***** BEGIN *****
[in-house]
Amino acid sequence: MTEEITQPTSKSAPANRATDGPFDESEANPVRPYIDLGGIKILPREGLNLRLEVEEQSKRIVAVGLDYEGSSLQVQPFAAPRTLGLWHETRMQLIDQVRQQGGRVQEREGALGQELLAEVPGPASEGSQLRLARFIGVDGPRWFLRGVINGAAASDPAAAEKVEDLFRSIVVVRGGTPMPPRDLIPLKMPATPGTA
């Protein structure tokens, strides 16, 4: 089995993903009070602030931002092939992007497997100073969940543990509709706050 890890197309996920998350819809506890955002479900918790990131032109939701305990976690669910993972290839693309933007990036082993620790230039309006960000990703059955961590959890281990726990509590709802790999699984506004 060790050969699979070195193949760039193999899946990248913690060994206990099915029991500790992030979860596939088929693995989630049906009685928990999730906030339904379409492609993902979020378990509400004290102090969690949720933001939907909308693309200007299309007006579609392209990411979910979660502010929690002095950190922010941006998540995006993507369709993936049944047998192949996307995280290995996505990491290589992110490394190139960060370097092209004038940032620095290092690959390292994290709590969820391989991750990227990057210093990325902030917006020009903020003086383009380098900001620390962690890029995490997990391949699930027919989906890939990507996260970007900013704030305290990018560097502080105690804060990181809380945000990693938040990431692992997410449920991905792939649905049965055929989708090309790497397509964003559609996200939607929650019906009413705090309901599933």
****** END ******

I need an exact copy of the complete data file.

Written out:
[in-house]
Amino acid sequence: MTEEITQPTSKSAPANRATDGPFDESEANPVRPYIDLGGIKILPREGLNLRLEVEEQSKRIVAVGLDYEGSSLQVQPFAAPRTLGLWHETRMQLIDQVRQQGGRVQEREGALGQELLAEVPGPASEGSQLRLARFIGVDGPRWFLRGVINGAAASDPAAAEKVEDLFRSIVVVRGGTPMPPRDLIPLKMPATPGTA
């Protein structure tokens, strides 16, 4: 089995993903009070602030931002092939992007497997100073969940543990509709706050 890890197309996920998350819809506890955002479900918790990131032109939701305990976690669910993972290839693309933007990036082993620790230039309006960000990703059955961590959890281990726990509590709802790999699984506004 060790050969699979070195193949760039193999899946990248913690060994206990099915029991500790992030979860596939088929693995989630049906009685928990999730906030339904379409492609993902979020378990509400004290102090969690949720933001939907909308693309200007299309007006579609392209990411979910979660502010929690002095950190922010941006998540995006993507369709993936049944047998192949996307995280290995996505990491290589992110490394190139960060370097092209004038940032620095290092690959390292994290709590969820391989991750990227990057210093990325902030917006020009903020003086383009380098900001620390962690890029995490997990391949699930027919989906890939990507996260970007900013704030305290990018560097502080105690804060990181809380945000990693938040990431692992997410449920991905792939649905049965055929989708090309790497397509964003559609996200939607929650019906009413705090309901599933």